The effects of acid hydrolysis on protein biosurfactant molecular, interfacial, and foam properties: pH responsive protein hydrolysates

Dimitrijev-Dwyer, Mirjana, He, Lizhong, James, Michael, Nelson, Andrew, Wang, Liguang and Middelberg, Anton P. J. (2012) The effects of acid hydrolysis on protein biosurfactant molecular, interfacial, and foam properties: pH responsive protein hydrolysates. Soft Matter, 8 19: 5131-5139. doi:10.1039/c2sm25082a


Author Dimitrijev-Dwyer, Mirjana
He, Lizhong
James, Michael
Nelson, Andrew
Wang, Liguang
Middelberg, Anton P. J.
Title The effects of acid hydrolysis on protein biosurfactant molecular, interfacial, and foam properties: pH responsive protein hydrolysates
Journal name Soft Matter   Check publisher's open access policy
ISSN 1744-683X
1744-6848
Publication date 2012
Sub-type Article (original research)
DOI 10.1039/c2sm25082a
Open Access Status Not Open Access
Volume 8
Issue 19
Start page 5131
End page 5139
Total pages 9
Place of publication Cambridge, United Kingdom
Publisher Royal Society of Chemistry
Collection year 2013
Language eng
Formatted abstract
The success of hydrolysis in improving the functional foaming properties of surface-active proteins is usually attributed to three factors: decreased molecular size; increased hydrophobicity; and microchemical changes, specifically deamidation of glutamine and asparagine. Studying these individual factors is difficult using naturally-occurring proteins, as hydrolysate products are complex mixed systems, and the mechanisms of foam stabilization are likewise complex. To address this complexity we report studies of a recombinant protein (DAMP4) which comprises four peptide surfactant (DAMP1) molecules connected by acid-labile amino acid (Asp-Pro) linkers. Hydrolysis of DAMP4 under conditions of low pH and high temperature produced h-DAMP1, a mixture of deamidated variants of the chemically-synthesized DAMP1 peptide surfactant. By examining foaming performance of these molecules, we are able to isolate the effects of molecule size (DAMP1 vs. DAMP4) and deamidation (h-DAMP1 vs. DAMP1). Molecule size had little effect on foaming for the conditions studied. However, deamidation completely changed foaming behaviour, most likely due to alteration of interfacial charge structure (through deamidation of glutamine to glutamic acid) and consequent effects on thin-film stability. Good foaming was observed only at pH values away from the isoelectric points (pI) of the biomolecules where an electrostatic barrier to film rupture can occur. The addition of Zn2+ to DAMP4, h-DAMP1 and DAMP1 caused visible aggregation under all conditions, which assisted in stabilising foams only in situations where a net charge would be expected.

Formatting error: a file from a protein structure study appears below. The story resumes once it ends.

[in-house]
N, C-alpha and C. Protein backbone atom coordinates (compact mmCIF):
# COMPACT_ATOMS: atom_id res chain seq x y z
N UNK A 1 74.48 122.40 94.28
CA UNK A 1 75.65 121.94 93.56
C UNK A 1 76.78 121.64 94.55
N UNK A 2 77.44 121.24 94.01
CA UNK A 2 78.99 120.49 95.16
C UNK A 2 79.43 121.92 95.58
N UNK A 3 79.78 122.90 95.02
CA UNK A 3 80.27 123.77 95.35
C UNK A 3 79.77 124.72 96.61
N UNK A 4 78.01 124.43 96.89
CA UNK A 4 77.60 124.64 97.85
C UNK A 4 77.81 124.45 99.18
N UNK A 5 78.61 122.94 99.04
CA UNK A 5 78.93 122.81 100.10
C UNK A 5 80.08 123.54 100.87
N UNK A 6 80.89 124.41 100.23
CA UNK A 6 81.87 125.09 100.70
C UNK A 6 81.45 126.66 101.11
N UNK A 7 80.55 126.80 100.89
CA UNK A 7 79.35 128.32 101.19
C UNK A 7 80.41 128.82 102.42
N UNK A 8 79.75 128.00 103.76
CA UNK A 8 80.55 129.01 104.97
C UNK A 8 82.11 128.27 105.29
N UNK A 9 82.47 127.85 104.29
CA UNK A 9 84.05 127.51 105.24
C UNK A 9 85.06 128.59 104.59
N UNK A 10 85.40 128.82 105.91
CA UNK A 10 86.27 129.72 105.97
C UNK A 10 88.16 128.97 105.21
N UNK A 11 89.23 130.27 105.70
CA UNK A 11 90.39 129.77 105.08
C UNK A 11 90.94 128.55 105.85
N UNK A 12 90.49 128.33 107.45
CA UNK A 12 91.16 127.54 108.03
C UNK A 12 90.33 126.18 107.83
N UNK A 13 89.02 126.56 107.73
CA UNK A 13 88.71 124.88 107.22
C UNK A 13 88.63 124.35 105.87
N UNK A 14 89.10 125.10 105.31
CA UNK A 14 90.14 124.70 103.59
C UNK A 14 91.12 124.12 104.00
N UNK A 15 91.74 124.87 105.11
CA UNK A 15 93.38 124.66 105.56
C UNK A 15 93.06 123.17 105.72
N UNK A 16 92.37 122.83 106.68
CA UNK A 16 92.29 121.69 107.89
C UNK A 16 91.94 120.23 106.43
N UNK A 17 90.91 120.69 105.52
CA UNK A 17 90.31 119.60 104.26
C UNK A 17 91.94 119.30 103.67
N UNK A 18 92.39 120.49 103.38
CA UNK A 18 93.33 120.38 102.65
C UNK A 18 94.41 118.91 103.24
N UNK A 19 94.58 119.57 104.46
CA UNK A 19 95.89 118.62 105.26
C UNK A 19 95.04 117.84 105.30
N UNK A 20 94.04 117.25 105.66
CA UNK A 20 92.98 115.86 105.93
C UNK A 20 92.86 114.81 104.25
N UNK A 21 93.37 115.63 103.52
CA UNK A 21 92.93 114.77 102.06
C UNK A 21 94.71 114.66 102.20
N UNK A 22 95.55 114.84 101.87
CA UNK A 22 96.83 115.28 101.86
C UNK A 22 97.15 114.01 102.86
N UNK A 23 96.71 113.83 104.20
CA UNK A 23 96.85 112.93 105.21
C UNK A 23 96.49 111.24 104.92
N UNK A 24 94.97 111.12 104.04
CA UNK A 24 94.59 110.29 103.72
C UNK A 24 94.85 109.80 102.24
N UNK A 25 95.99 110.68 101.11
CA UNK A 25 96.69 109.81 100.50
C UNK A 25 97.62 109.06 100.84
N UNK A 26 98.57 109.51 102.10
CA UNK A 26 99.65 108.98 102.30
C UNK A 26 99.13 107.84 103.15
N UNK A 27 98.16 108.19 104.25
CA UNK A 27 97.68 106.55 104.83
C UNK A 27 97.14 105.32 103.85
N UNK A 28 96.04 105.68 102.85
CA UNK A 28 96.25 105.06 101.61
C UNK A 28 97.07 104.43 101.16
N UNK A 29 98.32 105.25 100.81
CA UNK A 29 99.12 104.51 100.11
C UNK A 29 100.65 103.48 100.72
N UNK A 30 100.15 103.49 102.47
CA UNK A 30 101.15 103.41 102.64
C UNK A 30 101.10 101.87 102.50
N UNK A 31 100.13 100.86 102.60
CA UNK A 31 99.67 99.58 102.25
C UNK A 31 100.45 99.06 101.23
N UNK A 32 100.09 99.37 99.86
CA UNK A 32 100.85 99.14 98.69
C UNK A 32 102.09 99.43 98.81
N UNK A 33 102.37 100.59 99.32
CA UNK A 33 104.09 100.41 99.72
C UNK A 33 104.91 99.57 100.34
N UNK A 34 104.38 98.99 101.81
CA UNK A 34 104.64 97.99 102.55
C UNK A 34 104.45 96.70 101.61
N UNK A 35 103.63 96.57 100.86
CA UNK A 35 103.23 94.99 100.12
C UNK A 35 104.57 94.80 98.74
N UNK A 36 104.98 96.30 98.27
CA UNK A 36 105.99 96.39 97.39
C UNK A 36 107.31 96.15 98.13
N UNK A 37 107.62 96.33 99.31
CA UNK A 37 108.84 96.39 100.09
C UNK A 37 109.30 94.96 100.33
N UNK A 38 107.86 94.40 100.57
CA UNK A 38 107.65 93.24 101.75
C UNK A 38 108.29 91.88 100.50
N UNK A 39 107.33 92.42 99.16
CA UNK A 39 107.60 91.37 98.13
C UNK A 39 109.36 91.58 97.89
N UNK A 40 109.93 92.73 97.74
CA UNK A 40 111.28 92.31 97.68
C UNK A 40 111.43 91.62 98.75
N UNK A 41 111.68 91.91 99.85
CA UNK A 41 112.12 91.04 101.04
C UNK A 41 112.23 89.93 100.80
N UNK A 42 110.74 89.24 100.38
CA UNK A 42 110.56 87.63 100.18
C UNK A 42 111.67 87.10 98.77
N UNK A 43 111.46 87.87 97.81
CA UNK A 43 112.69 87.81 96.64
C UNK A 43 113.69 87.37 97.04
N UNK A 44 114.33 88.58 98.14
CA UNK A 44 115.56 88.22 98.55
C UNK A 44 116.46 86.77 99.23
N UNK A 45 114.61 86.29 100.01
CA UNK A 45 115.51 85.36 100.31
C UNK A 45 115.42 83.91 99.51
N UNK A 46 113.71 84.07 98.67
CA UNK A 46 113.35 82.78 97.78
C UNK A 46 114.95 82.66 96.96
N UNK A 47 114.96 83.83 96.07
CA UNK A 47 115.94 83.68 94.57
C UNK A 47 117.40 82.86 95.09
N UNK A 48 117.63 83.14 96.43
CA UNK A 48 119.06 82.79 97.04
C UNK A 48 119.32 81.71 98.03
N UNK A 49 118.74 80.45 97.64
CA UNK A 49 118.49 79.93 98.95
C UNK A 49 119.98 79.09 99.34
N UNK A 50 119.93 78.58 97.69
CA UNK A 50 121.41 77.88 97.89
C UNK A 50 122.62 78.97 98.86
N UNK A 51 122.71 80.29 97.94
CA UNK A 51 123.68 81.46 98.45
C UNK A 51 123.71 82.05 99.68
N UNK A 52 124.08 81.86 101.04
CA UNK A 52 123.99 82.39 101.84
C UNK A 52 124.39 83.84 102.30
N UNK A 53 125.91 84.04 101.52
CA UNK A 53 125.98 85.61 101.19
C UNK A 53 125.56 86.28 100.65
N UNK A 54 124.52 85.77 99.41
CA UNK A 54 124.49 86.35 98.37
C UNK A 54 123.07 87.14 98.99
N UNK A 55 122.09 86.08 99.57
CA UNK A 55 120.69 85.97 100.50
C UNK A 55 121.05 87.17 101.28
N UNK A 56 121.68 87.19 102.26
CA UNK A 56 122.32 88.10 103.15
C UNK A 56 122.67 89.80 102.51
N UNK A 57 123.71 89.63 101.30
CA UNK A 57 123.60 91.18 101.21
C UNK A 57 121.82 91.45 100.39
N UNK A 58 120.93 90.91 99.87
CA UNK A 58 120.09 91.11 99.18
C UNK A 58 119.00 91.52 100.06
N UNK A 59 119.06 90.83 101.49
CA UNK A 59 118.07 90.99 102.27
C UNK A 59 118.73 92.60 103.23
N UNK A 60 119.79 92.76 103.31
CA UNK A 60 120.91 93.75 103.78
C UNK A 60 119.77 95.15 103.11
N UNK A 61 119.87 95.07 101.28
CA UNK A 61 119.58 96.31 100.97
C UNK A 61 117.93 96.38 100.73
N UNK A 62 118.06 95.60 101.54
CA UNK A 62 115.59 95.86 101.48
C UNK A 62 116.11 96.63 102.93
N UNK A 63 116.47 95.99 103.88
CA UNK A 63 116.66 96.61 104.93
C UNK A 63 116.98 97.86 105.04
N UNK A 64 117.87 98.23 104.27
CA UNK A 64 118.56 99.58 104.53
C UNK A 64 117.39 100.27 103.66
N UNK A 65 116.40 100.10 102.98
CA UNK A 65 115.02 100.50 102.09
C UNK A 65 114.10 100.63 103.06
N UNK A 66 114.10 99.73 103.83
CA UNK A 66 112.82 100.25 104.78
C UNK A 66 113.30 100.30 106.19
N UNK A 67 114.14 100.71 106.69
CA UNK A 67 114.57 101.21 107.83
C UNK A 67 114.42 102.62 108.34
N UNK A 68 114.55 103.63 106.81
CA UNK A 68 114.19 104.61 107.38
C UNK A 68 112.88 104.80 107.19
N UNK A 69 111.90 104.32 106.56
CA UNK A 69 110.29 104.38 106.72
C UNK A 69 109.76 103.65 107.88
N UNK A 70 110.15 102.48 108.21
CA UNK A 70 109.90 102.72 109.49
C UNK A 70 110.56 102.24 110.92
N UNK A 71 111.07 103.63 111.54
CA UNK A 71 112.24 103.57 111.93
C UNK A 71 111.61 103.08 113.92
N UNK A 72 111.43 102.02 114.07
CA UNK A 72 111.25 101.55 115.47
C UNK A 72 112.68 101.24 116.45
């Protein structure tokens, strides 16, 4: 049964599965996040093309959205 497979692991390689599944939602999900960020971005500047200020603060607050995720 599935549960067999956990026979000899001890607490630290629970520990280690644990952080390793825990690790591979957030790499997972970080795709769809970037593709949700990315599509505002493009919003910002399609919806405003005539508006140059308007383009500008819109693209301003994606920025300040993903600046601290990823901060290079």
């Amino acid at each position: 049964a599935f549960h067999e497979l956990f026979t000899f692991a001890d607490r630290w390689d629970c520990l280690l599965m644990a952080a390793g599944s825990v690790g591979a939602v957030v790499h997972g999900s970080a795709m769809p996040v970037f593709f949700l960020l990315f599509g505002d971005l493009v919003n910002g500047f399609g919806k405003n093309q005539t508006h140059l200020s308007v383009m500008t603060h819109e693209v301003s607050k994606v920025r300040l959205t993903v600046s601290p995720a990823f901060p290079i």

Q-Index Code C1
Q-Index Status Confirmed Code
Institutional Status UQ

 
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Created: Thu, 26 Apr 2012, 00:07:29 EST by Dr Liguang Wang on behalf of School of Chemical Engineering